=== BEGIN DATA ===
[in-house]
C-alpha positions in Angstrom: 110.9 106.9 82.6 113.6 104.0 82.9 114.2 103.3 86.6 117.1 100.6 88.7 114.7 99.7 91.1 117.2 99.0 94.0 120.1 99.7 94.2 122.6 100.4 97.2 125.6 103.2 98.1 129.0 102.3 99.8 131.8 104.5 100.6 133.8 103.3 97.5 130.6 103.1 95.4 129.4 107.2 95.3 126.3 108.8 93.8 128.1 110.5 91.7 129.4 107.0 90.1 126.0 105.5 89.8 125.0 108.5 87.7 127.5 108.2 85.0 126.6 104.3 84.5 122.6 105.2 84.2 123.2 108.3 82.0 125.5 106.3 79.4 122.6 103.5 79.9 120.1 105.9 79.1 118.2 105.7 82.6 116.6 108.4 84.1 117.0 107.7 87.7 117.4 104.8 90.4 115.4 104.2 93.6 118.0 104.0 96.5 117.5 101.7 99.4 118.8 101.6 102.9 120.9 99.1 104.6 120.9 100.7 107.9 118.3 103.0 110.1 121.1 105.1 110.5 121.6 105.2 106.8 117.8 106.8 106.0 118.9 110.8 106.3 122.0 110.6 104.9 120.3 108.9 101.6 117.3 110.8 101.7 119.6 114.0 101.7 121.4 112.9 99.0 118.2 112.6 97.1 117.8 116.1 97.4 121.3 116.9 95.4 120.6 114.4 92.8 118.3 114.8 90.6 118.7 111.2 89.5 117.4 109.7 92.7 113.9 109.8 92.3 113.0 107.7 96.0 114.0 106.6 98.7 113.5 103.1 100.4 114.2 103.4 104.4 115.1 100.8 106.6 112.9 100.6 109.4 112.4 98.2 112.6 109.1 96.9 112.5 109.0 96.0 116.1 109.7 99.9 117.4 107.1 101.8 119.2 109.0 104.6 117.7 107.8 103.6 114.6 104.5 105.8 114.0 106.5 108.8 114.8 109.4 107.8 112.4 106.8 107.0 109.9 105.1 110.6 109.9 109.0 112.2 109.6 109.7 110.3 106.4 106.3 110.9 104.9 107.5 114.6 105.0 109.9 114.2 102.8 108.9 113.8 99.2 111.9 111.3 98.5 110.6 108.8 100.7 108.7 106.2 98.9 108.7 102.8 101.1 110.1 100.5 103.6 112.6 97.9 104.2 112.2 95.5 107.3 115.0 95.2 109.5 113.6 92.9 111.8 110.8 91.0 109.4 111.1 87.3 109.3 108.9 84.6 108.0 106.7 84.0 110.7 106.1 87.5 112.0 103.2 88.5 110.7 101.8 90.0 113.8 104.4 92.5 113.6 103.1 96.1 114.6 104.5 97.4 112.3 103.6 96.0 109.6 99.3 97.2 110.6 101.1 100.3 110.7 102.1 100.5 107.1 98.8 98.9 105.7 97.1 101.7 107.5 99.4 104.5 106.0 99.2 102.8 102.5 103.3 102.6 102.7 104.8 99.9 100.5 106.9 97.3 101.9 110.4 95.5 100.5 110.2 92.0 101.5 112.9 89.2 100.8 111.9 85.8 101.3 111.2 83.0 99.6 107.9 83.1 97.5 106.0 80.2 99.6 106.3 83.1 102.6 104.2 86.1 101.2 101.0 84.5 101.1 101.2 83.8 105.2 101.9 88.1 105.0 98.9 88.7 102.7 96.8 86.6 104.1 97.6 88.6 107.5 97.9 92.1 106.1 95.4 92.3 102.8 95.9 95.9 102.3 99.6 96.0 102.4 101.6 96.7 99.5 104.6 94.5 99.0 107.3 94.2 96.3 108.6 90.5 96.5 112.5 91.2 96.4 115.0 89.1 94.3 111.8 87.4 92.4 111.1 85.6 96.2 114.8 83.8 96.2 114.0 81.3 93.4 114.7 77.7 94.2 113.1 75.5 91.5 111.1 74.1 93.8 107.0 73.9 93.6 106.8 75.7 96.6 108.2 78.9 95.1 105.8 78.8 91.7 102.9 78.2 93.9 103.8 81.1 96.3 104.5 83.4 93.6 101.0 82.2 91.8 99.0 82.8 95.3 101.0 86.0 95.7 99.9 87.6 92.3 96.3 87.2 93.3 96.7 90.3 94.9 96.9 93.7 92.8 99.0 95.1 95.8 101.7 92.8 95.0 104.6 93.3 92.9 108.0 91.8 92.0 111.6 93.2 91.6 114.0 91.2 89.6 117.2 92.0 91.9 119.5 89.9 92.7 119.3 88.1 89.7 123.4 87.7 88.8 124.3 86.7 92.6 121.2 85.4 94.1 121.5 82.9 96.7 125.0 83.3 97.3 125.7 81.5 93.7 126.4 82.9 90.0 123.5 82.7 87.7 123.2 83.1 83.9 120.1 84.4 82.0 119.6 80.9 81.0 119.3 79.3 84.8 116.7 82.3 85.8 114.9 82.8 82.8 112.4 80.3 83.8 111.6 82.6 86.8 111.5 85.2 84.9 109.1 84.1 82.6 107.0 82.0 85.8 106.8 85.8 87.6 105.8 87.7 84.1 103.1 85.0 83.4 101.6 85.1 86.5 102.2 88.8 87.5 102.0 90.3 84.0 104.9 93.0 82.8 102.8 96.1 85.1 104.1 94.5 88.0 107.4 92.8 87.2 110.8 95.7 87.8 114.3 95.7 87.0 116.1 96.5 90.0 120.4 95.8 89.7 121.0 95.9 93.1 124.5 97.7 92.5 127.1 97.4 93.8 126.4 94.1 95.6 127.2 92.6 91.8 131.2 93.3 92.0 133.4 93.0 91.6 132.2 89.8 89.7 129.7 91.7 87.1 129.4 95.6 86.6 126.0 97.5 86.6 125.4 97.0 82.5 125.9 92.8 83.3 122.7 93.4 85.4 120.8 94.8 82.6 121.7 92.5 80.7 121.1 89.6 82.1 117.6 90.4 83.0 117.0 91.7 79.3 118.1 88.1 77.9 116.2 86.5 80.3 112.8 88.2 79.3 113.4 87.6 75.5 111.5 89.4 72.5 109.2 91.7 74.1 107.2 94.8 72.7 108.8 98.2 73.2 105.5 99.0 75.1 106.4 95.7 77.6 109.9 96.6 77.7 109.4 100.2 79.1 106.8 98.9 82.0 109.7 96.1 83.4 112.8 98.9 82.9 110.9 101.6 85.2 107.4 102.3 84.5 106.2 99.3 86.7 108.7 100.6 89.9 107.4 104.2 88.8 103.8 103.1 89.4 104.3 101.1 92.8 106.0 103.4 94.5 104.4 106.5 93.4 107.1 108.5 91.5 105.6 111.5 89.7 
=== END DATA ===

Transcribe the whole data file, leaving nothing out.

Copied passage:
[in-house]
C-alpha positions in Angstrom: 110.9 106.9 82.6 113.6 104.0 82.9 114.2 103.3 86.6 117.1 100.6 88.7 114.7 99.7 91.1 117.2 99.0 94.0 120.1 99.7 94.2 122.6 100.4 97.2 125.6 103.2 98.1 129.0 102.3 99.8 131.8 104.5 100.6 133.8 103.3 97.5 130.6 103.1 95.4 129.4 107.2 95.3 126.3 108.8 93.8 128.1 110.5 91.7 129.4 107.0 90.1 126.0 105.5 89.8 125.0 108.5 87.7 127.5 108.2 85.0 126.6 104.3 84.5 122.6 105.2 84.2 123.2 108.3 82.0 125.5 106.3 79.4 122.6 103.5 79.9 120.1 105.9 79.1 118.2 105.7 82.6 116.6 108.4 84.1 117.0 107.7 87.7 117.4 104.8 90.4 115.4 104.2 93.6 118.0 104.0 96.5 117.5 101.7 99.4 118.8 101.6 102.9 120.9 99.1 104.6 120.9 100.7 107.9 118.3 103.0 110.1 121.1 105.1 110.5 121.6 105.2 106.8 117.8 106.8 106.0 118.9 110.8 106.3 122.0 110.6 104.9 120.3 108.9 101.6 117.3 110.8 101.7 119.6 114.0 101.7 121.4 112.9 99.0 118.2 112.6 97.1 117.8 116.1 97.4 121.3 116.9 95.4 120.6 114.4 92.8 118.3 114.8 90.6 118.7 111.2 89.5 117.4 109.7 92.7 113.9 109.8 92.3 113.0 107.7 96.0 114.0 106.6 98.7 113.5 103.1 100.4 114.2 103.4 104.4 115.1 100.8 106.6 112.9 100.6 109.4 112.4 98.2 112.6 109.1 96.9 112.5 109.0 96.0 116.1 109.7 99.9 117.4 107.1 101.8 119.2 109.0 104.6 117.7 107.8 103.6 114.6 104.5 105.8 114.0 106.5 108.8 114.8 109.4 107.8 112.4 106.8 107.0 109.9 105.1 110.6 109.9 109.0 112.2 109.6 109.7 110.3 106.4 106.3 110.9 104.9 107.5 114.6 105.0 109.9 114.2 102.8 108.9 113.8 99.2 111.9 111.3 98.5 110.6 108.8 100.7 108.7 106.2 98.9 108.7 102.8 101.1 110.1 100.5 103.6 112.6 97.9 104.2 112.2 95.5 107.3 115.0 95.2 109.5 113.6 92.9 111.8 110.8 91.0 109.4 111.1 87.3 109.3 108.9 84.6 108.0 106.7 84.0 110.7 106.1 87.5 112.0 103.2 88.5 110.7 101.8 90.0 113.8 104.4 92.5 113.6 103.1 96.1 114.6 104.5 97.4 112.3 103.6 96.0 109.6 99.3 97.2 110.6 101.1 100.3 110.7 102.1 100.5 107.1 98.8 98.9 105.7 97.1 101.7 107.5 99.4 104.5 106.0 99.2 102.8 102.5 103.3 102.6 102.7 104.8 99.9 100.5 106.9 97.3 101.9 110.4 95.5 100.5 110.2 92.0 101.5 112.9 89.2 100.8 111.9 85.8 101.3 111.2 83.0 99.6 107.9 83.1 97.5 106.0 80.2 99.6 106.3 83.1 102.6 104.2 86.1 101.2 101.0 84.5 101.1 101.2 83.8 105.2 101.9 88.1 105.0 98.9 88.7 102.7 96.8 86.6 104.1 97.6 88.6 107.5 97.9 92.1 106.1 95.4 92.3 102.8 95.9 95.9 102.3 99.6 96.0 102.4 101.6 96.7 99.5 104.6 94.5 99.0 107.3 94.2 96.3 108.6 90.5 96.5 112.5 91.2 96.4 115.0 89.1 94.3 111.8 87.4 92.4 111.1 85.6 96.2 114.8 83.8 96.2 114.0 81.3 93.4 114.7 77.7 94.2 113.1 75.5 91.5 111.1 74.1 93.8 107.0 73.9 93.6 106.8 75.7 96.6 108.2 78.9 95.1 105.8 78.8 91.7 102.9 78.2 93.9 103.8 81.1 96.3 104.5 83.4 93.6 101.0 82.2 91.8 99.0 82.8 95.3 101.0 86.0 95.7 99.9 87.6 92.3 96.3 87.2 93.3 96.7 90.3 94.9 96.9 93.7 92.8 99.0 95.1 95.8 101.7 92.8 95.0 104.6 93.3 92.9 108.0 91.8 92.0 111.6 93.2 91.6 114.0 91.2 89.6 117.2 92.0 91.9 119.5 89.9 92.7 119.3 88.1 89.7 123.4 87.7 88.8 124.3 86.7 92.6 121.2 85.4 94.1 121.5 82.9 96.7 125.0 83.3 97.3 125.7 81.5 93.7 126.4 82.9 90.0 123.5 82.7 87.7 123.2 83.1 83.9 120.1 84.4 82.0 119.6 80.9 81.0 119.3 79.3 84.8 116.7 82.3 85.8 114.9 82.8 82.8 112.4 80.3 83.8 111.6 82.6 86.8 111.5 85.2 84.9 109.1 84.1 82.6 107.0 82.0 85.8 106.8 85.8 87.6 105.8 87.7 84.1 103.1 85.0 83.4 101.6 85.1 86.5 102.2 88.8 87.5 102.0 90.3 84.0 104.9 93.0 82.8 102.8 96.1 85.1 104.1 94.5 88.0 107.4 92.8 87.2 110.8 95.7 87.8 114.3 95.7 87.0 116.1 96.5 90.0 120.4 95.8 89.7 121.0 95.9 93.1 124.5 97.7 92.5 127.1 97.4 93.8 126.4 94.1 95.6 127.2 92.6 91.8 131.2 93.3 92.0 133.4 93.0 91.6 132.2 89.8 89.7 129.7 91.7 87.1 129.4 95.6 86.6 126.0 97.5 86.6 125.4 97.0 82.5 125.9 92.8 83.3 122.7 93.4 85.4 120.8 94.8 82.6 121.7 92.5 80.7 121.1 89.6 82.1 117.6 90.4 83.0 117.0 91.7 79.3 118.1 88.1 77.9 116.2 86.5 80.3 112.8 88.2 79.3 113.4 87.6 75.5 111.5 89.4 72.5 109.2 91.7 74.1 107.2 94.8 72.7 108.8 98.2 73.2 105.5 99.0 75.1 106.4 95.7 77.6 109.9 96.6 77.7 109.4 100.2 79.1 106.8 98.9 82.0 109.7 96.1 83.4 112.8 98.9 82.9 110.9 101.6 85.2 107.4 102.3 84.5 106.2 99.3 86.7 108.7 100.6 89.9 107.4 104.2 88.8 103.8 103.1 89.4 104.3 101.1 92.8 106.0 103.4 94.5 104.4 106.5 93.4 107.1 108.5 91.5 105.6 111.5 89.7 